Quick Reviews: Shanghai Baby

Shanghai Baby by the Chinese writer, Wei Hui, has been translated into English by Bruce Humes. The novel is set in the turn of the 21st century in Shanghai, China.

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What is the book about?

Shanghai Baby unravels a story about Coco, living in Shanghai, who wants to be a writer and who eventually drops her waitress job, when she meets the artist Tian Tian, at the same cafe. After a little encouragement from him, she decides to pursue writing a novel full time. She had already published an erotic and daring collection of short stories titled, Shriek of the Butterfly, and was working at a magazine before. What prompted her to leave that job and become a waitress is not explored. What is explored, however, is her relationship with her city, with her parents, with Tian Tian, who is a drug addict and impotent; and her lover, Mark, a German expat, working there and the one who satisfies her sexual desires.

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Travel Diaries: The Ships

In the Honduran novel, The Ships by the Honduran author, Roberto Quesado, the protagonist, Lopez Guillermo is proud to be working on the pineapple plantation for the Standard Fruit Company despite being a city person. That is because there are not many jobs that pay well in the city.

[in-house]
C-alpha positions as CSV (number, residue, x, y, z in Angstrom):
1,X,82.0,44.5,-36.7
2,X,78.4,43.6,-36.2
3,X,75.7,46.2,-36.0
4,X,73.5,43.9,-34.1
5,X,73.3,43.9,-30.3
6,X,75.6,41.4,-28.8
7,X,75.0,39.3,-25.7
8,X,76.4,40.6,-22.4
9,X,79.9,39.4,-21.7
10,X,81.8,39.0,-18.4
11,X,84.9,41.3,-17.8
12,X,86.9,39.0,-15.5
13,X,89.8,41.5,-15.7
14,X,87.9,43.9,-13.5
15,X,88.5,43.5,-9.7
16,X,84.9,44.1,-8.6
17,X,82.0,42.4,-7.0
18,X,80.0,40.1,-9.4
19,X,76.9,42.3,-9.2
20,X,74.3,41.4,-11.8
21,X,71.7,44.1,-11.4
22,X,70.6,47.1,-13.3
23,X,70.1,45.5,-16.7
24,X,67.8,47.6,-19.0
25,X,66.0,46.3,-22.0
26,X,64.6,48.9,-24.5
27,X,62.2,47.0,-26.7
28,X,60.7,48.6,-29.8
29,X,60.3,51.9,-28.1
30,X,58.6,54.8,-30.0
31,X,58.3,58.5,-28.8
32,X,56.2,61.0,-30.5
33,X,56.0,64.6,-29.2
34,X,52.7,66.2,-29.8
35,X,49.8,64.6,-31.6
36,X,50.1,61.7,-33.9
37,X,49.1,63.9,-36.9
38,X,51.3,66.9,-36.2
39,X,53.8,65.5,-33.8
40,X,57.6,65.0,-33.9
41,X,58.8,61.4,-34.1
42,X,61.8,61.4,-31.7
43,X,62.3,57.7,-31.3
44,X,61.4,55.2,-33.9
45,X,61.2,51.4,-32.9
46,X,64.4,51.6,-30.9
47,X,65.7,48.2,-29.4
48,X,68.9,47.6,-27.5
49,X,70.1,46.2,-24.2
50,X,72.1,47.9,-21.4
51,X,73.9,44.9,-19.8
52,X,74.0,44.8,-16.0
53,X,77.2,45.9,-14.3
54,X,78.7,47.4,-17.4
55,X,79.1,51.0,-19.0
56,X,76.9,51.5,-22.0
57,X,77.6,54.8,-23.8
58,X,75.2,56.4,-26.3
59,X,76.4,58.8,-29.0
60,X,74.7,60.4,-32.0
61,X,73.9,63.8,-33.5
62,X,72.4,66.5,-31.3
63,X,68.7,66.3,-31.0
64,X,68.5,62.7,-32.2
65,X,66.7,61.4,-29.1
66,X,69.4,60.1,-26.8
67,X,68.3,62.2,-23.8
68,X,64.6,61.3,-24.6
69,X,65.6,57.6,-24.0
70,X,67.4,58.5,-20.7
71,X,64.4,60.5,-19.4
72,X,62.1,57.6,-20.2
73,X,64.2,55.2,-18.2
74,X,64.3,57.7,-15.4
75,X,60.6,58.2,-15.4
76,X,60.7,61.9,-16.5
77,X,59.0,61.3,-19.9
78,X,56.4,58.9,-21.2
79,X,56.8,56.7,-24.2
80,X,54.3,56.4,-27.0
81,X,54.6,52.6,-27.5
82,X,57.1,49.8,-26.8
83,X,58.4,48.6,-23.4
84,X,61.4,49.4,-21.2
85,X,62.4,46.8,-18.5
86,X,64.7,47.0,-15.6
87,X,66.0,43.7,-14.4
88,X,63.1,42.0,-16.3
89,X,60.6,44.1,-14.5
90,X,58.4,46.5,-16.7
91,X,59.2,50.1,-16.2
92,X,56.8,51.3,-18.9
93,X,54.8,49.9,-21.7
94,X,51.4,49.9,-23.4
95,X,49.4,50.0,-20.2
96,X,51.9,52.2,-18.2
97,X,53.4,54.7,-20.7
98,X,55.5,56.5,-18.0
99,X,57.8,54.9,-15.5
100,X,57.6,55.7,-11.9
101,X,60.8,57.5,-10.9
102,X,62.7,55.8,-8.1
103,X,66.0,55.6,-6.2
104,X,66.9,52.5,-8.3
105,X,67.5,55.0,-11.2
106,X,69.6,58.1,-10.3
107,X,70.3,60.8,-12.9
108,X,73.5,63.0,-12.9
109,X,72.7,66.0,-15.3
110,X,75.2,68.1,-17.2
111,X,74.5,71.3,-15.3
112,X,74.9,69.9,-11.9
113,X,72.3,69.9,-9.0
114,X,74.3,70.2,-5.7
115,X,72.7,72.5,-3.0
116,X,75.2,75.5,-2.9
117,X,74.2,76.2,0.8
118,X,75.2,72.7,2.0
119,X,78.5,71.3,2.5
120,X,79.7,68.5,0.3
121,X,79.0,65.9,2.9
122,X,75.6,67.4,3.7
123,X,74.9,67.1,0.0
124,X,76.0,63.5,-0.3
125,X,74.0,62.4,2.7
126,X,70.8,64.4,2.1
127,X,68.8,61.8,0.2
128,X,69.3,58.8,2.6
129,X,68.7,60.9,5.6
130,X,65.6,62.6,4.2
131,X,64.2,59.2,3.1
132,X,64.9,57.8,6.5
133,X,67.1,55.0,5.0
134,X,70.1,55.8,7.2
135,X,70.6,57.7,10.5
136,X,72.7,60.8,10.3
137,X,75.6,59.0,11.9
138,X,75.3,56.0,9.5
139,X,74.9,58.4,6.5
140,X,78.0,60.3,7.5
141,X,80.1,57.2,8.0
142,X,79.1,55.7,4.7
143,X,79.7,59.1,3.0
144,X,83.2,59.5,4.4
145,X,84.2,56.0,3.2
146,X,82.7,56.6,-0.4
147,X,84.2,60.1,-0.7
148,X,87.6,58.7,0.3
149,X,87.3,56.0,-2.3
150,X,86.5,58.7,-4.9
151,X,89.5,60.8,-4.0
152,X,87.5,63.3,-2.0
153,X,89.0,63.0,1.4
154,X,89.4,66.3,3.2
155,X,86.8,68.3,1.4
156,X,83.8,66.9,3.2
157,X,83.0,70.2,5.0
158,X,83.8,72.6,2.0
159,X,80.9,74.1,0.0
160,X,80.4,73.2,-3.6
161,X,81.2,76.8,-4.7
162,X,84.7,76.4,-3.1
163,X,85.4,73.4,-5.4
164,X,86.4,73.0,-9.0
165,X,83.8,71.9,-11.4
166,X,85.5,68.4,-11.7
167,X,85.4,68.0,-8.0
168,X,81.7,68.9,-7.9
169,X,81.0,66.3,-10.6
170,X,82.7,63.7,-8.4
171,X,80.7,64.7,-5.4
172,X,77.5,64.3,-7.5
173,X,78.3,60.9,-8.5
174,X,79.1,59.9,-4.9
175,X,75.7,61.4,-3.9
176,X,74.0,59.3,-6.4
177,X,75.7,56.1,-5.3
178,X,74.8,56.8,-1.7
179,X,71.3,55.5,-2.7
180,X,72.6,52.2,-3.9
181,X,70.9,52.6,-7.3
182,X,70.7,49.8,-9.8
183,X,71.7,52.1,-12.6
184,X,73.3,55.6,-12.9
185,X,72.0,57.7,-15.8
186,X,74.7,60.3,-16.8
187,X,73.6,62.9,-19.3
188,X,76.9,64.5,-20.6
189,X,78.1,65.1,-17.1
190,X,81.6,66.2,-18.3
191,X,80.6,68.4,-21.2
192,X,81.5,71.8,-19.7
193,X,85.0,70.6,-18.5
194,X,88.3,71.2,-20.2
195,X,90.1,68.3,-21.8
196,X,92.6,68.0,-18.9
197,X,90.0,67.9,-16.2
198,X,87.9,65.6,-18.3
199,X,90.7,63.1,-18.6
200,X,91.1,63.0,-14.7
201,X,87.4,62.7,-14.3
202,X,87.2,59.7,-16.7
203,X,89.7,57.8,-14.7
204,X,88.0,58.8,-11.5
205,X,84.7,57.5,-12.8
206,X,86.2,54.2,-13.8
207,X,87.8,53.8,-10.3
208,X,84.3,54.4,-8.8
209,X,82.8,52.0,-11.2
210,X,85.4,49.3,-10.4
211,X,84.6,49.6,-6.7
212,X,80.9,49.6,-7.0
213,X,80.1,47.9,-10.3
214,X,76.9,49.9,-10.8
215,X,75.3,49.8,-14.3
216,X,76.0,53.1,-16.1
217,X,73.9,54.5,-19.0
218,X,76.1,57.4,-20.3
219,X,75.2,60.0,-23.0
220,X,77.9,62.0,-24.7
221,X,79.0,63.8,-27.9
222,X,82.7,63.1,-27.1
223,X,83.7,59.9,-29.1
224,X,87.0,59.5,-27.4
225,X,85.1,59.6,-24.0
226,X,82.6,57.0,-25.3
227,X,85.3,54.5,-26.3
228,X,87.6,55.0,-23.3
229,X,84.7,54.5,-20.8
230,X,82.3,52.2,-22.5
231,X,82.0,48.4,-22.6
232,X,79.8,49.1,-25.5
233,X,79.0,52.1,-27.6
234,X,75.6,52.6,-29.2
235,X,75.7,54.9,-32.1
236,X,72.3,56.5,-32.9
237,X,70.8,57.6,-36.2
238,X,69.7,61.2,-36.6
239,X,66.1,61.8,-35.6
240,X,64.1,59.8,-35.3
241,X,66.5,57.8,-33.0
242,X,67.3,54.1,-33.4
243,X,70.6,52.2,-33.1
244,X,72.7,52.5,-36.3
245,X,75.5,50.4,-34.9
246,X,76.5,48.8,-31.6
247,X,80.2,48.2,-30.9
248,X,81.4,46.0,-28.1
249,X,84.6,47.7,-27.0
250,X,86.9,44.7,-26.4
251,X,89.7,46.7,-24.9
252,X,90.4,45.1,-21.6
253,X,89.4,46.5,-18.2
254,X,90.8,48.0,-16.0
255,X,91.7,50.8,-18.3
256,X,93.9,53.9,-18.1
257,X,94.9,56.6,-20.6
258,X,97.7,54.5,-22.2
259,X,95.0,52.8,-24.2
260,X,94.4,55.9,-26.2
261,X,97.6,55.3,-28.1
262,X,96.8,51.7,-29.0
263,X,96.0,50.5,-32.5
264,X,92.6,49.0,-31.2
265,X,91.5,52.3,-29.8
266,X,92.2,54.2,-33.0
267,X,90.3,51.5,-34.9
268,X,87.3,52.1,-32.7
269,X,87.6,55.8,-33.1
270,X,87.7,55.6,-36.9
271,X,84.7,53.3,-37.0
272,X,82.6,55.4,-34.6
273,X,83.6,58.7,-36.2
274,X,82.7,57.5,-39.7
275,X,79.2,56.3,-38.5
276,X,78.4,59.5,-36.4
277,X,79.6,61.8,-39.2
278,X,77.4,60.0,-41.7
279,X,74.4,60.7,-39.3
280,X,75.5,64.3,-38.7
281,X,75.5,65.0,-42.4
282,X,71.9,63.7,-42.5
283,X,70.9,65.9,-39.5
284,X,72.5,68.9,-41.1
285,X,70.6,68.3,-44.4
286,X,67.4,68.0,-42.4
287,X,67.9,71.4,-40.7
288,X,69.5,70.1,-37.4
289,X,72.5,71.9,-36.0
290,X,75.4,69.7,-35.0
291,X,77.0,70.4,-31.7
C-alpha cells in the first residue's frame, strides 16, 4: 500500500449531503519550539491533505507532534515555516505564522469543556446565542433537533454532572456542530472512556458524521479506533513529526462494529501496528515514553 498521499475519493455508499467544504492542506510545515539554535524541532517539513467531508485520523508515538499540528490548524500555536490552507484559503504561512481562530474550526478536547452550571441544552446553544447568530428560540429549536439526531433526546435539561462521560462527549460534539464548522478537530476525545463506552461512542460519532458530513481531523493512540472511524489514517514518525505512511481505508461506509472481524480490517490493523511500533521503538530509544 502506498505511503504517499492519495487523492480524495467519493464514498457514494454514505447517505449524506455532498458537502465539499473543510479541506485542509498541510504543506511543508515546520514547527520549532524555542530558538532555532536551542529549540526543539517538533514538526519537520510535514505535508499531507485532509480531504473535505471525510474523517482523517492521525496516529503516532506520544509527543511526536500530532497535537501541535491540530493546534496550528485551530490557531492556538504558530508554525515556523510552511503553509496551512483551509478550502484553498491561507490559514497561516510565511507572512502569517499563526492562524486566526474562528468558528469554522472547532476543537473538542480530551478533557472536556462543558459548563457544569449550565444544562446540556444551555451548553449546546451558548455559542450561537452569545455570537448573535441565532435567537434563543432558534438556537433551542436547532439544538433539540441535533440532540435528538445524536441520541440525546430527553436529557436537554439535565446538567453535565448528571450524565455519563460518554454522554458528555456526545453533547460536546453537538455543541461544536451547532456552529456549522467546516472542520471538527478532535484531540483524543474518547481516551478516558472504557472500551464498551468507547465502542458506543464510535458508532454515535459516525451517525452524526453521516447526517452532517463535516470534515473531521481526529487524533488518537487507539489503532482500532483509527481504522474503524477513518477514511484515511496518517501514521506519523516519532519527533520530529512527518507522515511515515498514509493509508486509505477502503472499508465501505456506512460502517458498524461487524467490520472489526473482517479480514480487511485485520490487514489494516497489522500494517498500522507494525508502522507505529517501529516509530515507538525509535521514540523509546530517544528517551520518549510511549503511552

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What he would like to do is write but he is not sure if that too will bring in the money. However, that does not stop him from always thinking about how to write about certain things that are happening around him such as when he visits the town of El Porvenir, he thinks about how to write about that town where one is greeted by headless hands. He is always thinking about how to make his writing interesting and unique even though we do not really see him writing.

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The Guest Cat

Fed up of dog related books? Are you a cat lover who is not appreciated because the world is gaga over dogs and their loyalty whereas cats are consigned to a manipulative caricature?

Well I am!!

I am a default cat lover since the time we got a pet cat quite out of pity. From then on, I have loved my own cat and cats in general to death. So when I came across the novel, The Guest Cat, by Takashi Hiraide on Amazon at a decent rate, I instantly bought it since it fed my two interests: cats and my nascent interest in Japanese literature.

Translated into English by Eric Selland, the story is a simple one about a couple who sort of adopt a cat but do not own her. It traces their relation with the cat while also commenting on other aspects of Japan.